You do bring up a very important point, though, and that is the trust (or lack thereof) the public has in the TSA. I’m not particularly bothered by the body scanners themselves, but I will admit the constant TSA misinformation/disinformation about the capabilities of the scanners, as well as all the stories you hear about U.S. government employees abusing private information that’s supposed to be “protected”, causes me to distrust their motives deeply. Would I trust the TSA to use the background information they pull on me properly and properly safeguard that information? Good question that, quite frankly, I can’t answer.

  13. Fish,

    Thanks for the correction re: VDA. I hadn’t heard of that, and am glad to be informed.

    My point stands, though — add the roughly 10.9 million pax volume that TLV saw in 2009 to VDA’s or even the combined VDA/ETH traffic, and you’re still getting a much smaller volume than most US international airports. Israeli-style security just won’t scale well.

    (I couldn’t track down the passenger volumes for VDA or the other IAA airports, as their website doesn’t seem to be showing them. Wikipedia reports 82,000 international passenger movements at VDA for 2005, however, citing the (non-working) IAA page.)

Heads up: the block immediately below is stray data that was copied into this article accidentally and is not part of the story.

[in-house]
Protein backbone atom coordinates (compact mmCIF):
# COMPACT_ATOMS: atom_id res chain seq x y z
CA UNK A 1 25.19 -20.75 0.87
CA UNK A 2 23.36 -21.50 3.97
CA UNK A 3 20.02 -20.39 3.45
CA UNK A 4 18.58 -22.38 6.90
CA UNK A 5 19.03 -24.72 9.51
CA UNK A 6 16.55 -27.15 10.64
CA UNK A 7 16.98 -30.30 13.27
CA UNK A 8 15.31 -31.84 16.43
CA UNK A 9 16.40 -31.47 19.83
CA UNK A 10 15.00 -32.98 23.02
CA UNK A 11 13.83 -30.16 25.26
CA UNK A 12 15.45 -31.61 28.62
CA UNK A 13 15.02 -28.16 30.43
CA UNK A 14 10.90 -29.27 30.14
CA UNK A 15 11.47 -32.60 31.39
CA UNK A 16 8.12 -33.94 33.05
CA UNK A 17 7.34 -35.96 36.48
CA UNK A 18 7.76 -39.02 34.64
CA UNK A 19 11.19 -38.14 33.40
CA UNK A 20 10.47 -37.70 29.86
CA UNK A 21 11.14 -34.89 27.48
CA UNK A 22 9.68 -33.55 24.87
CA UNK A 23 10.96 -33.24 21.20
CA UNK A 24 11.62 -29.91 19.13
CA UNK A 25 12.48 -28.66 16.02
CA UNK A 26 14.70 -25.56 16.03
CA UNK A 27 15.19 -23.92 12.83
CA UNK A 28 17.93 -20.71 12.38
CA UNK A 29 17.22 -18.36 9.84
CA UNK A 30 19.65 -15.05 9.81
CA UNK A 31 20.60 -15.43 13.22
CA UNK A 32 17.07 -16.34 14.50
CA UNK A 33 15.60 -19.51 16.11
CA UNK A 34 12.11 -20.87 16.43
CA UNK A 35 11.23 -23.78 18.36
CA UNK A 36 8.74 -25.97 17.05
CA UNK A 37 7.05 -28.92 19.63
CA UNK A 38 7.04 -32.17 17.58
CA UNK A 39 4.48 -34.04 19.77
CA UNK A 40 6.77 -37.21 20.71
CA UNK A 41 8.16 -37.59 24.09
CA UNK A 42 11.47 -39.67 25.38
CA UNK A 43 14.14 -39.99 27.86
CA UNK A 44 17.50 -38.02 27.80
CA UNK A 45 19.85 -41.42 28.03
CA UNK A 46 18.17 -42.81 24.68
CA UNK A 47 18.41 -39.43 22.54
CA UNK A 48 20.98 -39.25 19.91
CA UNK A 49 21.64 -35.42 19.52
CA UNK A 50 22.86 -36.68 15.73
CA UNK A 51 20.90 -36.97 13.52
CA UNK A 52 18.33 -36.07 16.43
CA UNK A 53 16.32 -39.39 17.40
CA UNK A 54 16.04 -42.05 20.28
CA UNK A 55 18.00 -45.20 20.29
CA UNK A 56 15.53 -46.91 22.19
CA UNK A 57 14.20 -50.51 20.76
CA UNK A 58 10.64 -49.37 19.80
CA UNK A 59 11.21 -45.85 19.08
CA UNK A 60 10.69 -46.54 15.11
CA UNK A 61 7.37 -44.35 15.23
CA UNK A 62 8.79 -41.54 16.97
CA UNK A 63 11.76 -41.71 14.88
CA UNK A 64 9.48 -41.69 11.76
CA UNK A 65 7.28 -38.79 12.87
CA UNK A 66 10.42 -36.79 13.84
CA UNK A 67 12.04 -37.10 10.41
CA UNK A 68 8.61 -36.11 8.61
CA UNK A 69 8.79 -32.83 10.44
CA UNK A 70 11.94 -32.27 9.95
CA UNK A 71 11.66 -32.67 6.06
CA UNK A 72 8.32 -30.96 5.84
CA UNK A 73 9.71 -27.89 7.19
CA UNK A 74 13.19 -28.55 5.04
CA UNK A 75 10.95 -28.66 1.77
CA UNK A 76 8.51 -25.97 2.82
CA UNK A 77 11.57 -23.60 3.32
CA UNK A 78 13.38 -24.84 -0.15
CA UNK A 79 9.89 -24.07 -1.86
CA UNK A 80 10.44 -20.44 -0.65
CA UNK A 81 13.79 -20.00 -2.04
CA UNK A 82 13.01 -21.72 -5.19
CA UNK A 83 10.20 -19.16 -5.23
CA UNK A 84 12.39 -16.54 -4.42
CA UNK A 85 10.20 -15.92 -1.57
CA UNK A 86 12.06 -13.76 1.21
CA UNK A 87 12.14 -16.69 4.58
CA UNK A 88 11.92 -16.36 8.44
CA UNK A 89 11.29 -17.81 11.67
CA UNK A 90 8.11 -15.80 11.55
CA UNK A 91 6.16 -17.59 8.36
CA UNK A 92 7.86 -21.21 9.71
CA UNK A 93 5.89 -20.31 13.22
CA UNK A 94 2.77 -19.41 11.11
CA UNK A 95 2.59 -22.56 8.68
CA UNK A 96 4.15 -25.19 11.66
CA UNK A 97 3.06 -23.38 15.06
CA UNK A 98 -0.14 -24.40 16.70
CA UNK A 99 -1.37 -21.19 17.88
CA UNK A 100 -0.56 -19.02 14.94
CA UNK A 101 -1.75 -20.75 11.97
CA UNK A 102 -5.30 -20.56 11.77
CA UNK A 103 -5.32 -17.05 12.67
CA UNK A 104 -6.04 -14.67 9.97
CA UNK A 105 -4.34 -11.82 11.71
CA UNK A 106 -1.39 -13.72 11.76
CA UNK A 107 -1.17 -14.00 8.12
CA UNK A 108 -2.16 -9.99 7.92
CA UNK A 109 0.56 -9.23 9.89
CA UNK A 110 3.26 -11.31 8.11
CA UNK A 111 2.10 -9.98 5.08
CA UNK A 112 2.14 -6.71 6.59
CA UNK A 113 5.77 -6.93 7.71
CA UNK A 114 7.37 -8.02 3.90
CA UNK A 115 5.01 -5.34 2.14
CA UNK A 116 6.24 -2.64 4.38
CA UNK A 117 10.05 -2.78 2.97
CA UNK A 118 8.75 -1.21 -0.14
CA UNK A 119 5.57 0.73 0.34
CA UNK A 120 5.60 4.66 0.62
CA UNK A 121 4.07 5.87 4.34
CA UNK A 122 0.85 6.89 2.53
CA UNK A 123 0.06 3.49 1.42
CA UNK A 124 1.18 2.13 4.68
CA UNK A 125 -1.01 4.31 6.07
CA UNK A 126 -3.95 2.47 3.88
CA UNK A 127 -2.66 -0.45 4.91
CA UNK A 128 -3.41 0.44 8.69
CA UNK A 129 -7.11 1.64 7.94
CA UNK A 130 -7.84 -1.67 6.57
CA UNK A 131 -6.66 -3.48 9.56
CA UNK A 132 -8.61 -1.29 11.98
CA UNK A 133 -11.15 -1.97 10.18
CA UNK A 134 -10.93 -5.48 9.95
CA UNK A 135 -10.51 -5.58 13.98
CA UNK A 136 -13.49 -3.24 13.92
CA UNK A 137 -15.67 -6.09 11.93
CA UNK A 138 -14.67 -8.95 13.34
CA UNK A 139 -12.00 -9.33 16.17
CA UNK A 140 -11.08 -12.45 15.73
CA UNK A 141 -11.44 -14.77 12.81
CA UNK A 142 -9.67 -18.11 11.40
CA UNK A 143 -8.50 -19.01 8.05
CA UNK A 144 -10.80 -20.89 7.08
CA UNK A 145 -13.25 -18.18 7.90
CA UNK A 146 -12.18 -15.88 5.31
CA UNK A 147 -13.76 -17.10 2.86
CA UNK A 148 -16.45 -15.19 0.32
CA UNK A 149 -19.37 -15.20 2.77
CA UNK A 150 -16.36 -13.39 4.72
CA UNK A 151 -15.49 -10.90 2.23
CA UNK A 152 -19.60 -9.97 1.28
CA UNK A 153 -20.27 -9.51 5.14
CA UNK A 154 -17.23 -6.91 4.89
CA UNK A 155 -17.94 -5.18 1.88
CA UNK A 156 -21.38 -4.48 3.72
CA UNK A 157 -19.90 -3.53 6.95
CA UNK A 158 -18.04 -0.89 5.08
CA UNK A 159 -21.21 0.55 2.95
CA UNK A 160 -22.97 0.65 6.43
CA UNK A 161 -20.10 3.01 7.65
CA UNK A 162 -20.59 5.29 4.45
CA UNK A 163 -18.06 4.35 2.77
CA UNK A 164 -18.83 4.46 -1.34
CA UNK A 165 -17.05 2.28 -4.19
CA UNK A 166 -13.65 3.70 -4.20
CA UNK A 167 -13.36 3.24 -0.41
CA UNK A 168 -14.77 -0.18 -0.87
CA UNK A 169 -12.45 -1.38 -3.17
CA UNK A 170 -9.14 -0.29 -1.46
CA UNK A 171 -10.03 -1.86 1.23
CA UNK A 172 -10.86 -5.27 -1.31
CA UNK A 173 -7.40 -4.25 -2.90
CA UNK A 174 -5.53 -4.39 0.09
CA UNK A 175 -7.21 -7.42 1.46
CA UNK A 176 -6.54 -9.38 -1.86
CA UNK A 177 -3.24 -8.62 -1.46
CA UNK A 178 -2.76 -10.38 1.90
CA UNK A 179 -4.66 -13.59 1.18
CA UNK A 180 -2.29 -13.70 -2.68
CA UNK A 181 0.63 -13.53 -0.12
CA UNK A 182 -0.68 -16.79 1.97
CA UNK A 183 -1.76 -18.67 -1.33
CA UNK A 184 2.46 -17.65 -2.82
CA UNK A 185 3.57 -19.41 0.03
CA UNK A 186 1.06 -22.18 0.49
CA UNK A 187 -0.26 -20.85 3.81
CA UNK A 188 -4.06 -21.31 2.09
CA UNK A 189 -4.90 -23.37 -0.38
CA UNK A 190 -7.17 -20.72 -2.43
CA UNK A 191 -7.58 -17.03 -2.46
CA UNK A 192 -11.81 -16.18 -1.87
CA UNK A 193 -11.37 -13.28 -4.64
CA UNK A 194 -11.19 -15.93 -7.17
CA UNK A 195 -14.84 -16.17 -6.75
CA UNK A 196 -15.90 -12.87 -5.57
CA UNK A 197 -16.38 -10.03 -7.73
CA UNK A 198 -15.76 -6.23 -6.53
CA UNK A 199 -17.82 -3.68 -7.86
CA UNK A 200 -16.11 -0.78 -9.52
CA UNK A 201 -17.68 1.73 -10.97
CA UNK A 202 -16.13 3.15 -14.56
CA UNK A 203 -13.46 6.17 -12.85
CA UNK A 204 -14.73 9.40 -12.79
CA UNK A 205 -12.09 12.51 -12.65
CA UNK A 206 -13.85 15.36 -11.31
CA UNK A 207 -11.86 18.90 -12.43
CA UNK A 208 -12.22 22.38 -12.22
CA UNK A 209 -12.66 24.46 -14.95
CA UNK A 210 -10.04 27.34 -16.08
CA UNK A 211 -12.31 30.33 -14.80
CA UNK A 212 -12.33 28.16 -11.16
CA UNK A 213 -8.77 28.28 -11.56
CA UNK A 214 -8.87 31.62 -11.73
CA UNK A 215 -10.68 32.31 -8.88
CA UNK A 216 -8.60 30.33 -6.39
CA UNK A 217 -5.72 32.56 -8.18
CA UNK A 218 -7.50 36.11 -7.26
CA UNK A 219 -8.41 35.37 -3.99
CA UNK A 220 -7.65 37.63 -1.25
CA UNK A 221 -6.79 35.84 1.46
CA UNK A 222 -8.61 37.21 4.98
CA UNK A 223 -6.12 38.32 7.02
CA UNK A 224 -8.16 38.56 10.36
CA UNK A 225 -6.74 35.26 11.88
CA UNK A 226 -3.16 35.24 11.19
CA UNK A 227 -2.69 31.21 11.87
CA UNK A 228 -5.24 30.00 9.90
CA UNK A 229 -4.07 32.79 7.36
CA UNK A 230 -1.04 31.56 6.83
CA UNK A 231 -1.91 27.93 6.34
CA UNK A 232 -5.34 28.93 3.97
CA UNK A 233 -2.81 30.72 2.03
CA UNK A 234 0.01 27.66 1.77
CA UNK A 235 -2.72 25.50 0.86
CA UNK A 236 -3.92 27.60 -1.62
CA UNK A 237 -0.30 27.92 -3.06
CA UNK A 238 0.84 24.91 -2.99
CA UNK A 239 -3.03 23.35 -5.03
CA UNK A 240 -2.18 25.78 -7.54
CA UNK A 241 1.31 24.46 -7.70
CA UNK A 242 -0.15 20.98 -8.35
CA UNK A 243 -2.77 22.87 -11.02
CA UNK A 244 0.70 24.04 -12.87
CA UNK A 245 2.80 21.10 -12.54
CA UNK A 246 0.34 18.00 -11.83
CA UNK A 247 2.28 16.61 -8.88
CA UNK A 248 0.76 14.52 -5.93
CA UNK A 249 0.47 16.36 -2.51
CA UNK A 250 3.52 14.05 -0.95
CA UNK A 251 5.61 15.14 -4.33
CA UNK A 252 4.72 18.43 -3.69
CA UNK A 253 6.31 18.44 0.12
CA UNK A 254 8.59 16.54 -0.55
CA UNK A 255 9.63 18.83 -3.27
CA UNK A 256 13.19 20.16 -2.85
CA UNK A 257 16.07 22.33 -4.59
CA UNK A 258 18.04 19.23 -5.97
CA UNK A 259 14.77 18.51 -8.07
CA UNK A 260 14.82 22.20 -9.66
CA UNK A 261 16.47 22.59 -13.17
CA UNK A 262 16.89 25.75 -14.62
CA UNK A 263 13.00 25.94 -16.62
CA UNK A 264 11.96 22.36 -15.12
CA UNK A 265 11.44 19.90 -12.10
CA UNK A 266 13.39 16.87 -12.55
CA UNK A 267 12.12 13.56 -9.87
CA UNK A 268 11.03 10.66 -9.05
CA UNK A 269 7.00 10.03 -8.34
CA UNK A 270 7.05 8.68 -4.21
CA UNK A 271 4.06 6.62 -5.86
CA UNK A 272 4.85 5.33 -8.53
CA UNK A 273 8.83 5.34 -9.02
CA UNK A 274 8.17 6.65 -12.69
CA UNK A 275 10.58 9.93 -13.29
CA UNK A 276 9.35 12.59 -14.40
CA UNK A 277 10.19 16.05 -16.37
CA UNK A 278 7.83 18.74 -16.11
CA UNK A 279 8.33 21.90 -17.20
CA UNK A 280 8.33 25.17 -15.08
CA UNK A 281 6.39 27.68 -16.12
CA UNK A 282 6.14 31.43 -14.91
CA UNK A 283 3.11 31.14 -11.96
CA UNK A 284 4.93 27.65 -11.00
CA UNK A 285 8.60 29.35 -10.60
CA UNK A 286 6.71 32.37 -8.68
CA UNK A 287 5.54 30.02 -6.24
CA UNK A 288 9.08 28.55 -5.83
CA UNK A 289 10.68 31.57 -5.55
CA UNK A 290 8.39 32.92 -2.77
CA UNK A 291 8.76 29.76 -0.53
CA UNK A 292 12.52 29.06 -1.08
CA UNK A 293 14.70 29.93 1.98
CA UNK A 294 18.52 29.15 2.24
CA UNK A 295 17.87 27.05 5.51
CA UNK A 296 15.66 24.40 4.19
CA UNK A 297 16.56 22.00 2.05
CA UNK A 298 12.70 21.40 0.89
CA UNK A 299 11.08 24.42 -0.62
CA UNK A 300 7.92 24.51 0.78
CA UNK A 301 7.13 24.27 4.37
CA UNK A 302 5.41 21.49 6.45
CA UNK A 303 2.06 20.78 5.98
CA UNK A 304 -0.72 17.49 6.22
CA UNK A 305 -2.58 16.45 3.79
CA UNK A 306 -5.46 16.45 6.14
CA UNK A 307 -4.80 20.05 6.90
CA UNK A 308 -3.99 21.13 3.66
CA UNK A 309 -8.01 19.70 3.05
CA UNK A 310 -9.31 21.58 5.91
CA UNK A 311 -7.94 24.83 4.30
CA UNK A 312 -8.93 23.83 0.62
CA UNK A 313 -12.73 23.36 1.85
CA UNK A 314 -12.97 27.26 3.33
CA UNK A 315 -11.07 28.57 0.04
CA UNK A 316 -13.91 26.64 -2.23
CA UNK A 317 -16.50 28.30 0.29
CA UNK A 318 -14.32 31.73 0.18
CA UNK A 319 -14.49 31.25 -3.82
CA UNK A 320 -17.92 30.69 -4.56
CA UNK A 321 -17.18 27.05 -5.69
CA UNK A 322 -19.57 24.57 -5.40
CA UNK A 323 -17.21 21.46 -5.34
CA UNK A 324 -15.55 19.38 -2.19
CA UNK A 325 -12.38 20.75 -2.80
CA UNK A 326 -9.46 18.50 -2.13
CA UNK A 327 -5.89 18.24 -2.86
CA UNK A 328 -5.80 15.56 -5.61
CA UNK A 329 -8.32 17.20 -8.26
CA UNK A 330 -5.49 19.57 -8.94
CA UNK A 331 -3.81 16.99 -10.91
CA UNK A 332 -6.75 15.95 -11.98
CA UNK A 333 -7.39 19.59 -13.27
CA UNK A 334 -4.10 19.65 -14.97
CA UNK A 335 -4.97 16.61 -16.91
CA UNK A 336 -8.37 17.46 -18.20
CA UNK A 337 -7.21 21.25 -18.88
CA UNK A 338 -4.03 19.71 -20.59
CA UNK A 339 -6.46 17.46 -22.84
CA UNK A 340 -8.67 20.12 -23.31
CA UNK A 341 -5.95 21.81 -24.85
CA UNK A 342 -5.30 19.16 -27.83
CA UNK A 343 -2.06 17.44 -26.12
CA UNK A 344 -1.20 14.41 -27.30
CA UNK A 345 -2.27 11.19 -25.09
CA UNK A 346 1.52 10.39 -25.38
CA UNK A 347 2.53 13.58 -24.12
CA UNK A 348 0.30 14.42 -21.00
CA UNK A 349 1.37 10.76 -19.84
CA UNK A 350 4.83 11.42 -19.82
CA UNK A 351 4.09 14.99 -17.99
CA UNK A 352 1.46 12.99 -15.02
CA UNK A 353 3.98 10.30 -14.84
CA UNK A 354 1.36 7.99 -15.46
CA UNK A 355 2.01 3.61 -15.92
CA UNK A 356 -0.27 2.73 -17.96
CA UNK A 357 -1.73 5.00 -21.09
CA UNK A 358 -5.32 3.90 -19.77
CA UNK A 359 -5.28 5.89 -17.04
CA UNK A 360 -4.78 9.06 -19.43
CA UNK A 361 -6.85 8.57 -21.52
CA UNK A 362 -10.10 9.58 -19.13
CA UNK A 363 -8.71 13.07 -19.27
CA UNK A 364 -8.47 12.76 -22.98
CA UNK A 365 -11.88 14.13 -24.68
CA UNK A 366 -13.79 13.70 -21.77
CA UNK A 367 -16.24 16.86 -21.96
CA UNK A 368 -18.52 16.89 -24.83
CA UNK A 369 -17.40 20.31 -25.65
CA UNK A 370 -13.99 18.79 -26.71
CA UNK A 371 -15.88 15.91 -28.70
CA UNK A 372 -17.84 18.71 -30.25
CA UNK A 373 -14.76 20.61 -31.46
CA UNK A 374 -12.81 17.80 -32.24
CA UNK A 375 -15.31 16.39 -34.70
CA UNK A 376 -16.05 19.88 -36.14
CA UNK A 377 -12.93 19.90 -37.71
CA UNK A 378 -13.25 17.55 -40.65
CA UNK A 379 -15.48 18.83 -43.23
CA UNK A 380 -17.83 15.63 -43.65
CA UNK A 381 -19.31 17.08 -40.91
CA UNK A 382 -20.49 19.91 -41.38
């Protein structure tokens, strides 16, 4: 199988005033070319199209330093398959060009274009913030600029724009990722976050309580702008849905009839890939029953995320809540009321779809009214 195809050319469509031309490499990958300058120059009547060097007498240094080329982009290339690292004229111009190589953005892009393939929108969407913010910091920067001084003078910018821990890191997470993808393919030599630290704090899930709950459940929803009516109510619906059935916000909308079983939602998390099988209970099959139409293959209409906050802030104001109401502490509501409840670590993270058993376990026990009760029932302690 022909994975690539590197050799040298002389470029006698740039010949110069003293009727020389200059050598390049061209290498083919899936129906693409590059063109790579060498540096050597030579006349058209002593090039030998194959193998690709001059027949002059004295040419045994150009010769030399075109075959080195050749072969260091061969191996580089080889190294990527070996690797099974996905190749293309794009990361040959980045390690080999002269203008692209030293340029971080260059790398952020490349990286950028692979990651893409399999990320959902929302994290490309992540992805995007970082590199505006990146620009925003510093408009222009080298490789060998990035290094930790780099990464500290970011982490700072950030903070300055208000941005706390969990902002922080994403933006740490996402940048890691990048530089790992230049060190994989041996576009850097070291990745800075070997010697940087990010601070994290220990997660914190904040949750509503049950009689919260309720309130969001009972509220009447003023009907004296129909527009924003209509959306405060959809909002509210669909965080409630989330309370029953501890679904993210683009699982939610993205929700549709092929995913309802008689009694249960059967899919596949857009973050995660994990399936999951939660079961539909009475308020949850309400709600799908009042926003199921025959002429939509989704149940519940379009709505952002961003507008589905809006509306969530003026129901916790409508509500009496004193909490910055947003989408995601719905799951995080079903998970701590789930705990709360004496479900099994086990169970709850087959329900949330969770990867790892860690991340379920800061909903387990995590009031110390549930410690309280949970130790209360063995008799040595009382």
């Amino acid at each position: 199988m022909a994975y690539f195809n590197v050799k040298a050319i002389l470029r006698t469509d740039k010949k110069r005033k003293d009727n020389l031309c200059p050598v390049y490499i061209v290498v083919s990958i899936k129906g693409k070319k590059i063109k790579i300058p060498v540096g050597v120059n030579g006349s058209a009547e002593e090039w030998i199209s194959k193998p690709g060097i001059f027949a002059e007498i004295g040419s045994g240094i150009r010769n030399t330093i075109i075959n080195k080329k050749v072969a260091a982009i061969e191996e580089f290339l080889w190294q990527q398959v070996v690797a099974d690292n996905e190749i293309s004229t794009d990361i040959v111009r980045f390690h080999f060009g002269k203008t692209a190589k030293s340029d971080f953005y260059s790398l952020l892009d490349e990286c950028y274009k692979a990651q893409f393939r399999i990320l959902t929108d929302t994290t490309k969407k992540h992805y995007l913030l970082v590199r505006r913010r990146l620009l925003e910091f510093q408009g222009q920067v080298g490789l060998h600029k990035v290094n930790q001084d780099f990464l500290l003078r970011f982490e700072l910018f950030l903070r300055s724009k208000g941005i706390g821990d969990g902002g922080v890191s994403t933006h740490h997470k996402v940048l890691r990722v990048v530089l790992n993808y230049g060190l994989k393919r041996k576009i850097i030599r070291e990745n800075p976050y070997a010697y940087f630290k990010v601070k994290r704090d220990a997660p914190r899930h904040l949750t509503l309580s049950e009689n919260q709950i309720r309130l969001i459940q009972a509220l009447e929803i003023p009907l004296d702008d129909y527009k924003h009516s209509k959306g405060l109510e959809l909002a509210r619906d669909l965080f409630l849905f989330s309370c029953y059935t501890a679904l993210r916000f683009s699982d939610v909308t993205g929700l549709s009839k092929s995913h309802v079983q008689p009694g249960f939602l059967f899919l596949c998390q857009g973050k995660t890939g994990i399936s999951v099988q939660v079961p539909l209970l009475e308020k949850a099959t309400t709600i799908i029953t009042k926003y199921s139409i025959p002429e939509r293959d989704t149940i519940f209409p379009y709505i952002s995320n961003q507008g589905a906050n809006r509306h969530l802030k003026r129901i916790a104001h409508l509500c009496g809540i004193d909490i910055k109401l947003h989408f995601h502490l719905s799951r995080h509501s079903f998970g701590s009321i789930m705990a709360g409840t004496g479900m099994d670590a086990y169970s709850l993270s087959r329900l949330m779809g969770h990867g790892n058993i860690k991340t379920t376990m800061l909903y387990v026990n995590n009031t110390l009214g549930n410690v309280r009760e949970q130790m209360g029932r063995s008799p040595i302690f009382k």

14. I am an İsraeli and most of the time I was going through the airport security in Ben Gurion with no problem. However, since June 2010 İ am being subjected to long interrogations and personal checks, because my boyfriend is a Turkish citizen. Last time İ was held there for 2 hours, they confiscated my camera, saying that they could not identify whether it could potentially be a bomb and İ almost missed my flight. Now my camera is still in the airport, I feel being dıscriminated and humiliated from the way they treated me and although İ fınd it emotionally difficult to go through this check over and over again; I have no choice since my family live in Israel. Now, about their so-called singling-out passengers: I am not so sure about 2 percent, it seems much more. Secondly, the logic behind it is absolutely unclear. If I was working for Turks İ am not likely to blow off a Turkish Airlines plane; and even if I am why would İ reveal that İ have Turkish friends in Istanbul? I could have just passed easily with and Israeli passport saying that İ am going there as a tourist and will stay there in a hotel. If they think that a 29-years old woman with a child can blow off a Turkish Airlines plane by hiding a bomb in a Nikon D90 camera, then, I am sorry, but I would never call such people smart or likely to know what they are looking for. About the efficiency: with all the equipment that they have I estimate that it is possible to check the camera in 2 hours. Either they are not efficient or they simply they want to abuse the rights of the passengers and do it on purpose. I was told that my camera was being confiscated 15 minutes before my flight was supposed to leave, so I didn’t have much time for debates. But now I regret that I gave up and let them treating me like this, which among other things costed me another 500 dollars – the price of a new camera, as I needed a camera during these 4 weeks in Turkey. Setting the racial discrimination aside (and believe me this is one of the main factors by which they single out passengers), violating basic rights such as confiscating private belongings of innocent people is absolutely unacceptable.